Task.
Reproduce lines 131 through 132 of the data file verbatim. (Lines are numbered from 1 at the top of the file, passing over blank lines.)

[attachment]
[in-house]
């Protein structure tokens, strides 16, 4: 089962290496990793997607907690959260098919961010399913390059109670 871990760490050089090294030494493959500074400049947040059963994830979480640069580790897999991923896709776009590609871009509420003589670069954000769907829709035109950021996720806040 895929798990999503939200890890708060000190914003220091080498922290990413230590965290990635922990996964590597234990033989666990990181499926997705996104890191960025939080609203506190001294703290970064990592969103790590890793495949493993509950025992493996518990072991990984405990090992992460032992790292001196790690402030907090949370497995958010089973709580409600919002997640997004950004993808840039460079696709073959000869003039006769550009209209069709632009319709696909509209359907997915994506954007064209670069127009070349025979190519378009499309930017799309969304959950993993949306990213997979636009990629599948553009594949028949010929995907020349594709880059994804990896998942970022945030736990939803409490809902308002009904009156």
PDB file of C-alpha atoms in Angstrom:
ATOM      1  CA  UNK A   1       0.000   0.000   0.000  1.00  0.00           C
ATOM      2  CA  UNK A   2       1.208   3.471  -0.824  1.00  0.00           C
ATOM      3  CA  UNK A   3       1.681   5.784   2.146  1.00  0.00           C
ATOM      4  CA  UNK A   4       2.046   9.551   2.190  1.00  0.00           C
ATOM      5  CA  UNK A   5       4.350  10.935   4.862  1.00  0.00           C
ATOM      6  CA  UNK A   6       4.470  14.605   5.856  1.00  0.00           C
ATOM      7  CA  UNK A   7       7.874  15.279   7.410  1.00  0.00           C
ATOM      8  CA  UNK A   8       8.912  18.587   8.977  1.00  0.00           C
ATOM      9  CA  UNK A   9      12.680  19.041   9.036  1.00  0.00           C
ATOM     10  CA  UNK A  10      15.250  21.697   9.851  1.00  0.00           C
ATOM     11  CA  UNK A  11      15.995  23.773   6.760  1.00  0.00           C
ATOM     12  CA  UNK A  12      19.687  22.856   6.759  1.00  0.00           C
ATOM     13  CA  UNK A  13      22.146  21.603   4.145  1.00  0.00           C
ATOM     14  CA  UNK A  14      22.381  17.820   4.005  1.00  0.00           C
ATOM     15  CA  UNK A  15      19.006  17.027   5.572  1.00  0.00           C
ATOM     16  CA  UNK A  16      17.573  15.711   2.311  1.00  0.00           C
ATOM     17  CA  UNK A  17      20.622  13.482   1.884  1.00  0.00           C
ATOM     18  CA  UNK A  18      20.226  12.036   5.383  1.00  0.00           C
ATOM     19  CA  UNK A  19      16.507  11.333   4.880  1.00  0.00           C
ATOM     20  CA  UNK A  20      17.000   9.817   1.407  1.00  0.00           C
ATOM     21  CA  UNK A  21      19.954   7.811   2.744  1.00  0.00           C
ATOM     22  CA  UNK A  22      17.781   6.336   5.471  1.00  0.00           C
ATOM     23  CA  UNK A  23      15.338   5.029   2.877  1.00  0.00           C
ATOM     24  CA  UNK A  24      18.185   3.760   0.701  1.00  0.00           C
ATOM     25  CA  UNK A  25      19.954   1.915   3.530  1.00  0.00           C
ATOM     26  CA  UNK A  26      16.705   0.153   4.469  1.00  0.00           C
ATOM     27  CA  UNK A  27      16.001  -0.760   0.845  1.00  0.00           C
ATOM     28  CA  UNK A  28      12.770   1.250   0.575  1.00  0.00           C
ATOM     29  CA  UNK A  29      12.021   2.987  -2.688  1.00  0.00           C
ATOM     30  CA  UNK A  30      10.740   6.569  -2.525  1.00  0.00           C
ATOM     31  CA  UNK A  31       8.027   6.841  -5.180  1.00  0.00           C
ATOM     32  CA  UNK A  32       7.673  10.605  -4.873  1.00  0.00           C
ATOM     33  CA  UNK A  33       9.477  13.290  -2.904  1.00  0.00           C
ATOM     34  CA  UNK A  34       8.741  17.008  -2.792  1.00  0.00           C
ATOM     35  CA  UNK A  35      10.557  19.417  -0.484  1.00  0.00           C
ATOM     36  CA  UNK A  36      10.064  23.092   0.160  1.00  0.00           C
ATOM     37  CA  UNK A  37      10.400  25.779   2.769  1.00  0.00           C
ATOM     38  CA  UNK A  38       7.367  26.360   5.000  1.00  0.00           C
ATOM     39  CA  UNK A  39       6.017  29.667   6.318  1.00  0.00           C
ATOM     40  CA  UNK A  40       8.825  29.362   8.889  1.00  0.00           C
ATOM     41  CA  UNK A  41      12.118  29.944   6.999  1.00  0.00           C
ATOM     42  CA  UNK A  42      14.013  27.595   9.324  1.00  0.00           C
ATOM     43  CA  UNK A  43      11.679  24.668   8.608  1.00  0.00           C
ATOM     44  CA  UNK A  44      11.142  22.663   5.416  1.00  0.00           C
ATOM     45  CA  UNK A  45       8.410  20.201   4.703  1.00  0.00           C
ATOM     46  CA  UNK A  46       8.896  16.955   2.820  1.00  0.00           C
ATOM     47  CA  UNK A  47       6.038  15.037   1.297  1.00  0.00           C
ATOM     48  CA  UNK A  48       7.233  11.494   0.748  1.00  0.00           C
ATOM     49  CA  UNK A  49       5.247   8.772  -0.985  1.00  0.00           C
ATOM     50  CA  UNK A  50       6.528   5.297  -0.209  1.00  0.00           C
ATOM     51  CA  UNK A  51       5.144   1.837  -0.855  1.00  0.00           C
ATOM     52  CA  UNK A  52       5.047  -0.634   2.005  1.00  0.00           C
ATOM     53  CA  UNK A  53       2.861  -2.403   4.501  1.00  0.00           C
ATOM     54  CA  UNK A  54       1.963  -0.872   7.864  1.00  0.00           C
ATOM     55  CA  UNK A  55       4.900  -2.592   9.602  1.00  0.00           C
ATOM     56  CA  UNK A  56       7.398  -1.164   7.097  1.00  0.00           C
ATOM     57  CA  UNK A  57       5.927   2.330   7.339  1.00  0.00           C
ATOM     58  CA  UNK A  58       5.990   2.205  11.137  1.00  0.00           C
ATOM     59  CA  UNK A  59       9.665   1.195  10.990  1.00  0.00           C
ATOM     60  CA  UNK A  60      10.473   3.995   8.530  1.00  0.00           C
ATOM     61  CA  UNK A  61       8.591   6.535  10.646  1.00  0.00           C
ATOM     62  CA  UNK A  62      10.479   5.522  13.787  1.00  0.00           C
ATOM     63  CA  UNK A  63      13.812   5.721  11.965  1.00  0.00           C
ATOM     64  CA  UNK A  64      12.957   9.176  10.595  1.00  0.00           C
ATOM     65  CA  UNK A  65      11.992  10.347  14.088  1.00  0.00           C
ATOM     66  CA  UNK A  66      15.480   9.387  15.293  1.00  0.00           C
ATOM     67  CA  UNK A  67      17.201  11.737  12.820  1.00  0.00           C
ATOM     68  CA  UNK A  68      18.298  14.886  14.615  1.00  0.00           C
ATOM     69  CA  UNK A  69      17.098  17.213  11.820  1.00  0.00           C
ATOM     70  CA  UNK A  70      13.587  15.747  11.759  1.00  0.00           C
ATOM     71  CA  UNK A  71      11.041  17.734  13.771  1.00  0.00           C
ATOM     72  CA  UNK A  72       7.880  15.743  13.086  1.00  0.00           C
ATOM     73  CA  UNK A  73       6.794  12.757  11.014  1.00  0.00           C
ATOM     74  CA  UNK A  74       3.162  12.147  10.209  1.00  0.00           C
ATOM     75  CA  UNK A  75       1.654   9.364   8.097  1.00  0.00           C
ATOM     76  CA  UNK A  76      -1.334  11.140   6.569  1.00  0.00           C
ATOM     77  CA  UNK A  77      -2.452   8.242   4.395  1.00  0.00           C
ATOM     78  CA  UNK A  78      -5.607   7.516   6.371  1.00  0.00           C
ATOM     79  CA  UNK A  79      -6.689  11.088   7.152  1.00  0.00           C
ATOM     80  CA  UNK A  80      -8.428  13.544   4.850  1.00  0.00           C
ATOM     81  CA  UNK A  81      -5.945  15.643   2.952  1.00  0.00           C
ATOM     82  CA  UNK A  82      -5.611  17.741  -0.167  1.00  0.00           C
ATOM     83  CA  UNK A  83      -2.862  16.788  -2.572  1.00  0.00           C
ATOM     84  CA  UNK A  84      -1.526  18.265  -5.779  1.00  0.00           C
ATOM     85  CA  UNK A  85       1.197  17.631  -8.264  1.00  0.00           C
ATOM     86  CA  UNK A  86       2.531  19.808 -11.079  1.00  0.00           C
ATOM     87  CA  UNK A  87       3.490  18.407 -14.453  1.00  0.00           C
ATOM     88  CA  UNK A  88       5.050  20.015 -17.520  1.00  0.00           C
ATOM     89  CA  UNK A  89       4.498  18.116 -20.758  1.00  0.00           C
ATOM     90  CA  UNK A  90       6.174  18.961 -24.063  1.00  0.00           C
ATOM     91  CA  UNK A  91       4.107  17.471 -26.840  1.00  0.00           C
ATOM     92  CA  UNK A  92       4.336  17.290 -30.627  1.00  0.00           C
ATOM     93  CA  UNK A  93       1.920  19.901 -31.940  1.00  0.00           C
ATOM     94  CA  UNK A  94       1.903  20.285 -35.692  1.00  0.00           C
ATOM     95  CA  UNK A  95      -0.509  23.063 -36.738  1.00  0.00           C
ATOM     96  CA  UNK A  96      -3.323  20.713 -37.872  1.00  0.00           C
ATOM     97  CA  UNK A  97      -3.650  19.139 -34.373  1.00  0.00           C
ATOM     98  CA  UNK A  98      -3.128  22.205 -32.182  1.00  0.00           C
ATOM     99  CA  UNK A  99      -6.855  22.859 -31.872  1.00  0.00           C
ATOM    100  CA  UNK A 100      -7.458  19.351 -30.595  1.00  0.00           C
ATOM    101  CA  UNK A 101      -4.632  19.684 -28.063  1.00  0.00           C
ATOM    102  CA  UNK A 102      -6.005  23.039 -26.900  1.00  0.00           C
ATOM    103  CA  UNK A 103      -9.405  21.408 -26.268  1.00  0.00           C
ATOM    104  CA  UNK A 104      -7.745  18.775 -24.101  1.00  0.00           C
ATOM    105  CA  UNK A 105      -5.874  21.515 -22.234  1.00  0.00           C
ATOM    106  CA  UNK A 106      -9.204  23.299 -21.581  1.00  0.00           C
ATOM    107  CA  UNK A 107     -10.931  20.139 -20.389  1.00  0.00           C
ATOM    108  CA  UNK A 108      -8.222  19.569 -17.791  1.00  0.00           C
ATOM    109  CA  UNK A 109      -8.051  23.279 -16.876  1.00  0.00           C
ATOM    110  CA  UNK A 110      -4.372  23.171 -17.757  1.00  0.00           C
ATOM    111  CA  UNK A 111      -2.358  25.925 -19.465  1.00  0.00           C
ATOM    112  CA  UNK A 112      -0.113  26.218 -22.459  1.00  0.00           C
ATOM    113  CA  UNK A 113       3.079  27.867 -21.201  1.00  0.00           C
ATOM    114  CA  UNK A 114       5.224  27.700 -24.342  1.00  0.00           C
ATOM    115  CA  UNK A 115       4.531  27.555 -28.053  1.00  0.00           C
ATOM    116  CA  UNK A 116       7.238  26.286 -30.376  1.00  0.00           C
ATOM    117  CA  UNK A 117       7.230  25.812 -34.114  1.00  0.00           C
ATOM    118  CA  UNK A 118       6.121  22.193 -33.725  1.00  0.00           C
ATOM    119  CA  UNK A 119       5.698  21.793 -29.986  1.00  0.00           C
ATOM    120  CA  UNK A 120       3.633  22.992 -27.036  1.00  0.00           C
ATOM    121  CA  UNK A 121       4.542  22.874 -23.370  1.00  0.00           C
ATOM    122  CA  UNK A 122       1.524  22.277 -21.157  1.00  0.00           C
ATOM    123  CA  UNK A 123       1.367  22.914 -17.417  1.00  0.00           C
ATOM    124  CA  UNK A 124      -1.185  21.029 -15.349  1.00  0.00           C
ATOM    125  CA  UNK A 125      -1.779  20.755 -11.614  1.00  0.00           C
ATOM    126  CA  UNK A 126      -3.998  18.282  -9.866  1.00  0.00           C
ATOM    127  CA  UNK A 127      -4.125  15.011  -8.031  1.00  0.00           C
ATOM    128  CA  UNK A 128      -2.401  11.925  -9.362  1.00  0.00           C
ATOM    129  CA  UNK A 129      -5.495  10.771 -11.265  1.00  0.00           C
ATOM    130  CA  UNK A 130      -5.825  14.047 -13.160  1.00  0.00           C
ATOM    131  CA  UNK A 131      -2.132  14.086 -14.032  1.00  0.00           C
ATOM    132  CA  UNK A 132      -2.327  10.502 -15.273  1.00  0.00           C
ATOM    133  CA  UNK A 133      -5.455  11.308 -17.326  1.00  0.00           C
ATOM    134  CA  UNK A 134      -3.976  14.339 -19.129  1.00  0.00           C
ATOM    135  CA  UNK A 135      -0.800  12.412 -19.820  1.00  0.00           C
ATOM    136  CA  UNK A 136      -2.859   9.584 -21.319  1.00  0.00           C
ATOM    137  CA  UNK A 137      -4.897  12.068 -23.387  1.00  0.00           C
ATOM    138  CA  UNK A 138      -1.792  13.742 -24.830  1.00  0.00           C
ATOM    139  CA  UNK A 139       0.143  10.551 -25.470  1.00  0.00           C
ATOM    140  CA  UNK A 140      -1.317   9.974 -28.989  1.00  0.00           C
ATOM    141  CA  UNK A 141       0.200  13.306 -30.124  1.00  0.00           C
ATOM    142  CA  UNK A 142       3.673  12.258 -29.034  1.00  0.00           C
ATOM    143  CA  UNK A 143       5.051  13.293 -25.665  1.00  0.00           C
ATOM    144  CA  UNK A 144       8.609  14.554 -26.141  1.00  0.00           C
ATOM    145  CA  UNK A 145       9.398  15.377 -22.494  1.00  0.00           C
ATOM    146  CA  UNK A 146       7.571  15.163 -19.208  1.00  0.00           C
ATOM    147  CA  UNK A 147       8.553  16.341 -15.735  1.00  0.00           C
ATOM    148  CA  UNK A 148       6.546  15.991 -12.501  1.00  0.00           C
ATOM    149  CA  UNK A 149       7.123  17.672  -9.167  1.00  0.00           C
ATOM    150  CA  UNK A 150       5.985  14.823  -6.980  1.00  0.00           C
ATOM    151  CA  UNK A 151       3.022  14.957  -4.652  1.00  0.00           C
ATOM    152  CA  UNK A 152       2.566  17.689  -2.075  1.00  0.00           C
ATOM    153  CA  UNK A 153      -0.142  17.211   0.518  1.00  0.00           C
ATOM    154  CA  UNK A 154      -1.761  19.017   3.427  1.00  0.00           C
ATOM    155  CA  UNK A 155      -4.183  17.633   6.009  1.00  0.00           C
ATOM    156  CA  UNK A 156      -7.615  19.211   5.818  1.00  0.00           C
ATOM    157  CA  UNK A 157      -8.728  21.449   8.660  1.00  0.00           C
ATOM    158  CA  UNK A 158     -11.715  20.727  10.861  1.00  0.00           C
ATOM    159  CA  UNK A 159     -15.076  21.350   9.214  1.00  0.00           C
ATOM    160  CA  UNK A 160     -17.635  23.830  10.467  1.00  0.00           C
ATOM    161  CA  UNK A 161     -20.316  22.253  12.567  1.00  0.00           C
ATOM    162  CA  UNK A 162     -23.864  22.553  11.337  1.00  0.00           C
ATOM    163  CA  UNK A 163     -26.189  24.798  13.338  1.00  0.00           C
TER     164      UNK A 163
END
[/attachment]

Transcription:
ATOM    128  CA  UNK A 128      -2.401  11.925  -9.362  1.00  0.00           C
ATOM    129  CA  UNK A 129      -5.495  10.771 -11.265  1.00  0.00           C